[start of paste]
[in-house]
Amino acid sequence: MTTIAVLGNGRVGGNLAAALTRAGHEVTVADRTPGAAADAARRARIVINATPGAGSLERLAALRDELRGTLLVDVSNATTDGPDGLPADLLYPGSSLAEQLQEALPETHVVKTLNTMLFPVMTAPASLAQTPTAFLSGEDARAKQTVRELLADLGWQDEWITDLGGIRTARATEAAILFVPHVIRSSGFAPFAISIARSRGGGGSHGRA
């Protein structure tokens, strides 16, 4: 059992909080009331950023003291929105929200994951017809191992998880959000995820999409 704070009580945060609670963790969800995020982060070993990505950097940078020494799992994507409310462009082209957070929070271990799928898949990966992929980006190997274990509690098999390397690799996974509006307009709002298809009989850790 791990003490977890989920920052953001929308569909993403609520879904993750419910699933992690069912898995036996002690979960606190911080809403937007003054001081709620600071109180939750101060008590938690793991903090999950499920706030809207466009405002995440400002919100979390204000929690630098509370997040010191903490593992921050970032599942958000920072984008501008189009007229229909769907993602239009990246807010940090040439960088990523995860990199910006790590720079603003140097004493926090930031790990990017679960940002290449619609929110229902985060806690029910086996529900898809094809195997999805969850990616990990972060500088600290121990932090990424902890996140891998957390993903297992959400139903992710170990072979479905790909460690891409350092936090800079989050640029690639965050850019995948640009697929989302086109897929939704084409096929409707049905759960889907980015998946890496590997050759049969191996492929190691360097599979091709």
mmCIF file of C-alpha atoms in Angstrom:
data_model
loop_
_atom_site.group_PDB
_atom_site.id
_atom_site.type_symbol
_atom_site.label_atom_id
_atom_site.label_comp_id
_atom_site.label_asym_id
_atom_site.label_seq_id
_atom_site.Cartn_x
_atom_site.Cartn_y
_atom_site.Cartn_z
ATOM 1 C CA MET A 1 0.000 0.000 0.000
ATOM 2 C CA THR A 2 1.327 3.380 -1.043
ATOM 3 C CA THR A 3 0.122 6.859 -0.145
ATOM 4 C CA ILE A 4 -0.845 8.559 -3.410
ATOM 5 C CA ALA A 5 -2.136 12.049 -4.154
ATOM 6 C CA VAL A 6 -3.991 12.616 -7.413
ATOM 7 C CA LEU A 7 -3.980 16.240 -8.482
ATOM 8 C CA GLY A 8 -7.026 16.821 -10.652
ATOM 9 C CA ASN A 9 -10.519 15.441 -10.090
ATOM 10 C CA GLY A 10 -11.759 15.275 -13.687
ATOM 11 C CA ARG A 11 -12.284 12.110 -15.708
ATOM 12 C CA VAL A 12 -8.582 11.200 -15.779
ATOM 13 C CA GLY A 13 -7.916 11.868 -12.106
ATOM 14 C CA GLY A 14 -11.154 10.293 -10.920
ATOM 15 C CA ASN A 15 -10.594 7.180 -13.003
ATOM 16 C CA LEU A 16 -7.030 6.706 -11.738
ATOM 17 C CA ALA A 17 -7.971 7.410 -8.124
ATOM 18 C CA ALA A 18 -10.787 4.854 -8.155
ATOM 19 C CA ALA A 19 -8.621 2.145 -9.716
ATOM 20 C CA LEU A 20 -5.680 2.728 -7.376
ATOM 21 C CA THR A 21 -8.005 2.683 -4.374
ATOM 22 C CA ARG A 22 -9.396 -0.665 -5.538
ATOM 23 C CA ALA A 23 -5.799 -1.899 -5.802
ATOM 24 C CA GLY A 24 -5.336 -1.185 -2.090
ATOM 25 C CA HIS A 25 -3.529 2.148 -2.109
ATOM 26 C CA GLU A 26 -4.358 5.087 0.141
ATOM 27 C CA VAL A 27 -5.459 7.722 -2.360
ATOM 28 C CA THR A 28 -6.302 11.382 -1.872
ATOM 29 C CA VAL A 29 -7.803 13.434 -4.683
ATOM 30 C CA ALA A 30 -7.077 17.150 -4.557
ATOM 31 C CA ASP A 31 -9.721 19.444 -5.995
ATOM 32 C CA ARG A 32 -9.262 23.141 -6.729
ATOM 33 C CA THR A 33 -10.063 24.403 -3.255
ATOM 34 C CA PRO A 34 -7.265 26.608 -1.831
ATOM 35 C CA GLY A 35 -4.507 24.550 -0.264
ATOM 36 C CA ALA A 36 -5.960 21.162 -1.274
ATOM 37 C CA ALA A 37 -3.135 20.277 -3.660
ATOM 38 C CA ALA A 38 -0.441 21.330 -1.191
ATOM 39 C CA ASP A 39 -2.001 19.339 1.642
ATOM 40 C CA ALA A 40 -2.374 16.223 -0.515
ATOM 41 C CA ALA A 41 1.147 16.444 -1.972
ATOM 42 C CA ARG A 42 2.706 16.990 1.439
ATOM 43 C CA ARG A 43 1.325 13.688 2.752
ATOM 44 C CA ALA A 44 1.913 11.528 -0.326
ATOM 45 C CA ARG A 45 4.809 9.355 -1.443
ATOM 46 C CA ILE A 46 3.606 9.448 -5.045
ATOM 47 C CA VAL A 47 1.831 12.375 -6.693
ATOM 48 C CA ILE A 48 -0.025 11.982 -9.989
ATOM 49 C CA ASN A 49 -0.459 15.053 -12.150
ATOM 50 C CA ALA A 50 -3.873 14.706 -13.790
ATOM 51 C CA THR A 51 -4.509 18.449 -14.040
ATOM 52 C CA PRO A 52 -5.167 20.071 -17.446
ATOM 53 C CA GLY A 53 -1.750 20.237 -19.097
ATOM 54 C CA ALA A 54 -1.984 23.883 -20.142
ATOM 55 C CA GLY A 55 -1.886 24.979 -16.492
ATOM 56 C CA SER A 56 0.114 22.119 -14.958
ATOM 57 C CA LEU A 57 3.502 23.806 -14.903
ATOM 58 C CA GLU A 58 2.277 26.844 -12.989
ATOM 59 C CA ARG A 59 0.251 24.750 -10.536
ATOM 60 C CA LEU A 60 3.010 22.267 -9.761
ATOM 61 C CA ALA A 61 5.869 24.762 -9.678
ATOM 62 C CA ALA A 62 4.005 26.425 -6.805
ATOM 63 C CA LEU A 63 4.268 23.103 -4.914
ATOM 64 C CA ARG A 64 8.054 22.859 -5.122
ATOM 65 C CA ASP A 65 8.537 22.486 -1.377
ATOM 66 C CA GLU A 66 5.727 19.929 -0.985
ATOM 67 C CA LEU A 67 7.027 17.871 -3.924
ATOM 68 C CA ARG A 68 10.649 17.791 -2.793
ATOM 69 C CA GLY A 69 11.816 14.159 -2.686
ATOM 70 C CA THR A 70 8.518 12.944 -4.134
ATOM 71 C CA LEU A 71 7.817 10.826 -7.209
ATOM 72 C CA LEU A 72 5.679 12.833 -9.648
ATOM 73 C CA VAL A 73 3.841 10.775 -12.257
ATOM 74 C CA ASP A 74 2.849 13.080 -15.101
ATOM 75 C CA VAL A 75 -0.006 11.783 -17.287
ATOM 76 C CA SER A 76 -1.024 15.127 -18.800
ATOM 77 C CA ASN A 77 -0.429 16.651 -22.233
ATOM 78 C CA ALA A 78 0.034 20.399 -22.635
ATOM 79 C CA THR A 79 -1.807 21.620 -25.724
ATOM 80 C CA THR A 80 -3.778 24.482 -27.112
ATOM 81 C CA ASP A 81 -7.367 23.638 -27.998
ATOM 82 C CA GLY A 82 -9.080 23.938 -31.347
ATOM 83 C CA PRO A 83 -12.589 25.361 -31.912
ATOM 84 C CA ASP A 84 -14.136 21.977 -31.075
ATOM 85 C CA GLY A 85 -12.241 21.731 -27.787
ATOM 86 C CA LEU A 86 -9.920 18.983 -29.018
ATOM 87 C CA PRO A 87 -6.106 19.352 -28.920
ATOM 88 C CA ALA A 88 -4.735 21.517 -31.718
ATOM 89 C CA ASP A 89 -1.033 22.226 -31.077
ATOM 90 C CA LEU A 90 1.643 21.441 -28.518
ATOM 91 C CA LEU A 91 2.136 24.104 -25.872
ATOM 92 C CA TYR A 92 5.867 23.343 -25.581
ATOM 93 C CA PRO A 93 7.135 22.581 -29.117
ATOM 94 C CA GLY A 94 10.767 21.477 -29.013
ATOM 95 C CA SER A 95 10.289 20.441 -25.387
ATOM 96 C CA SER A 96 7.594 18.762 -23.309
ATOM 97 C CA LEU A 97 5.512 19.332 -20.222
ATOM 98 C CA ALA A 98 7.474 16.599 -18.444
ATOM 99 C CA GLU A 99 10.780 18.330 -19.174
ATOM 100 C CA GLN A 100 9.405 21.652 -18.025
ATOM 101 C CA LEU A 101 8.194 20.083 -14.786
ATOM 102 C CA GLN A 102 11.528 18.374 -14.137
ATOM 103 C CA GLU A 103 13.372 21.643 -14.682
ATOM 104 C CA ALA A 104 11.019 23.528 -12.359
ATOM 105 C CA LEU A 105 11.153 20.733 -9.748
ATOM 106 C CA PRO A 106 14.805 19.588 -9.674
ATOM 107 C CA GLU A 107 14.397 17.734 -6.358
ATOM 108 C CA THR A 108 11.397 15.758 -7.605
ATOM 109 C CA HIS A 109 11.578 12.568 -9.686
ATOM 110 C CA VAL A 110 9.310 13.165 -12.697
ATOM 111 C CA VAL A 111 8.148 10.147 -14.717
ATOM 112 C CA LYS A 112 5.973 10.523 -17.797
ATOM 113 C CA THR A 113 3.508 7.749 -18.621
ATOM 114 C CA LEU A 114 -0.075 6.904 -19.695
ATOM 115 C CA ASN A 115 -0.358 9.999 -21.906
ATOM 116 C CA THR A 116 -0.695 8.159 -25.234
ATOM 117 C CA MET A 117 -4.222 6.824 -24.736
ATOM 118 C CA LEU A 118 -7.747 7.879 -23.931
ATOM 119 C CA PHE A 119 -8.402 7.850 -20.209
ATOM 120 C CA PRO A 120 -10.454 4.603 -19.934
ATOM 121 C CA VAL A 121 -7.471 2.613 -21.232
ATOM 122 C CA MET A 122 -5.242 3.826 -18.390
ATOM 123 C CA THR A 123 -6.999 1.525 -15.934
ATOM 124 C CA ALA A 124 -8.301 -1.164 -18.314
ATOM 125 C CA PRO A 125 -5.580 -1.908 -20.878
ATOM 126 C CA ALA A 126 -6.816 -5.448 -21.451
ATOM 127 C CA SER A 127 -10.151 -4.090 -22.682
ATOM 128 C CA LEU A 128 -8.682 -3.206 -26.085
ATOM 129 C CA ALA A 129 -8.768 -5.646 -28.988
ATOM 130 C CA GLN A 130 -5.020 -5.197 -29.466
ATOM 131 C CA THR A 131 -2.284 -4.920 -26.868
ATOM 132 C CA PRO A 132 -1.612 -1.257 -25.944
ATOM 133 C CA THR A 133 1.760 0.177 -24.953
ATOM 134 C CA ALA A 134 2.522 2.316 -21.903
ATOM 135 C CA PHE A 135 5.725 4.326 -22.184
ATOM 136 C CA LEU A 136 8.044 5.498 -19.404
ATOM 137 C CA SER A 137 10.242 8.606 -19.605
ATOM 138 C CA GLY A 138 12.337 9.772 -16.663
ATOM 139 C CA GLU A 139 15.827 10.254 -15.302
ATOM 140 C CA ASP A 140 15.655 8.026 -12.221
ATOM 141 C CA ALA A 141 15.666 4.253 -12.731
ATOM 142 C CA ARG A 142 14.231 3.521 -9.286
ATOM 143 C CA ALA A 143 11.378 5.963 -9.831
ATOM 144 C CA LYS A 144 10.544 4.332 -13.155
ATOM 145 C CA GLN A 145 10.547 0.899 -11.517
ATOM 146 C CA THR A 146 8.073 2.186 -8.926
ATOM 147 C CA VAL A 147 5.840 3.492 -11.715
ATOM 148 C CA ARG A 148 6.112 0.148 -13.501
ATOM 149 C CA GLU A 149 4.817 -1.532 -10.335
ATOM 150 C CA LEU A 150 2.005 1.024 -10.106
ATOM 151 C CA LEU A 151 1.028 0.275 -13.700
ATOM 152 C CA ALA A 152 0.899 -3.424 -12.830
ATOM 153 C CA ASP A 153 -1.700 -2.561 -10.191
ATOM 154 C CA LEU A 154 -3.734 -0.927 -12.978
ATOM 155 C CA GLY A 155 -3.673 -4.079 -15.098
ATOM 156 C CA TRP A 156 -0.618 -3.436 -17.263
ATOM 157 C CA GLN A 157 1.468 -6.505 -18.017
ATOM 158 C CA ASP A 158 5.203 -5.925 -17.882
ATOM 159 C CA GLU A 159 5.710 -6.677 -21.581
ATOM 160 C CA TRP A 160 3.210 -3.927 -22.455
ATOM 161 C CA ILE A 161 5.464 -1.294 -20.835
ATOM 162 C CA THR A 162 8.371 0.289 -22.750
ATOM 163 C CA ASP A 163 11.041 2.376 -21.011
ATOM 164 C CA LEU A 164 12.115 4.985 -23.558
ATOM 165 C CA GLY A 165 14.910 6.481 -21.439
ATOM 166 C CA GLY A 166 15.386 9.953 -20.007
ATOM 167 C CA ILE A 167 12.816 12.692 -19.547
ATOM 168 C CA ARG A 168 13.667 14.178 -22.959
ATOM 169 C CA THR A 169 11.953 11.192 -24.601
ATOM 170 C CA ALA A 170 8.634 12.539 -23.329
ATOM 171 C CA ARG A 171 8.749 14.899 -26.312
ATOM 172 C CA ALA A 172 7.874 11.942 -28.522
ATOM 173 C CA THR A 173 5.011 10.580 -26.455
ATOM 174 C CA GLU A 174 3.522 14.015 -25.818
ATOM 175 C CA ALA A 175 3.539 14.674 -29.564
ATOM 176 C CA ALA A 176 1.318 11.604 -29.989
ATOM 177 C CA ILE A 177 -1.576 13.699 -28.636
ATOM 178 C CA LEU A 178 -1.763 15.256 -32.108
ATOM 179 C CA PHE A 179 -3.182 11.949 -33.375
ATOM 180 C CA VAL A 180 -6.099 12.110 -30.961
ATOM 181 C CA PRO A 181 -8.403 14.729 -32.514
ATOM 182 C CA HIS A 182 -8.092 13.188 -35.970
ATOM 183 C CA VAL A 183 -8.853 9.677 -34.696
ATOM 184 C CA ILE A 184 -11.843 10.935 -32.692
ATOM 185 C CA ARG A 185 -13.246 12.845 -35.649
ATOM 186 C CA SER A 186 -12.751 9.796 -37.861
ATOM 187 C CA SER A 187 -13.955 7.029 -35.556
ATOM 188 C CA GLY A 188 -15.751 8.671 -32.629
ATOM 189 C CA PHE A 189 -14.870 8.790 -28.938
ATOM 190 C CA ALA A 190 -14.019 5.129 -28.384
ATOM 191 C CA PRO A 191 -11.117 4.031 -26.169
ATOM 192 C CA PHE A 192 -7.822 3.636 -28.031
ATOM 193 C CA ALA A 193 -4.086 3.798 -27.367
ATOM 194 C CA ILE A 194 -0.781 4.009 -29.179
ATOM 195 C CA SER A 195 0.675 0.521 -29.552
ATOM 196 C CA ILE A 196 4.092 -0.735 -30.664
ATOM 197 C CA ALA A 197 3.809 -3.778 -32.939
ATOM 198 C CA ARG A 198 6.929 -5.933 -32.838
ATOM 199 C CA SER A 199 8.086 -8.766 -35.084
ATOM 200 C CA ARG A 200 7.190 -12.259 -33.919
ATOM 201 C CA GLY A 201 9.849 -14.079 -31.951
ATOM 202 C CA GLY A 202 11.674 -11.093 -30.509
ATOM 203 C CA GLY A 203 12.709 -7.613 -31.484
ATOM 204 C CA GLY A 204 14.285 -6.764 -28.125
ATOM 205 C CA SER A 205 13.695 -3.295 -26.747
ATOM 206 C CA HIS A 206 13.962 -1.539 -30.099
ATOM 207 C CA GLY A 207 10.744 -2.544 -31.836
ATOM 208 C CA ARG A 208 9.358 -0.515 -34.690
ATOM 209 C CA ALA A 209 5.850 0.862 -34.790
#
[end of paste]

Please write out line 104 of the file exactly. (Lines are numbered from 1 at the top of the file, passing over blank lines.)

ATOM 88 C CA ALA A 88 -4.735 21.517 -31.718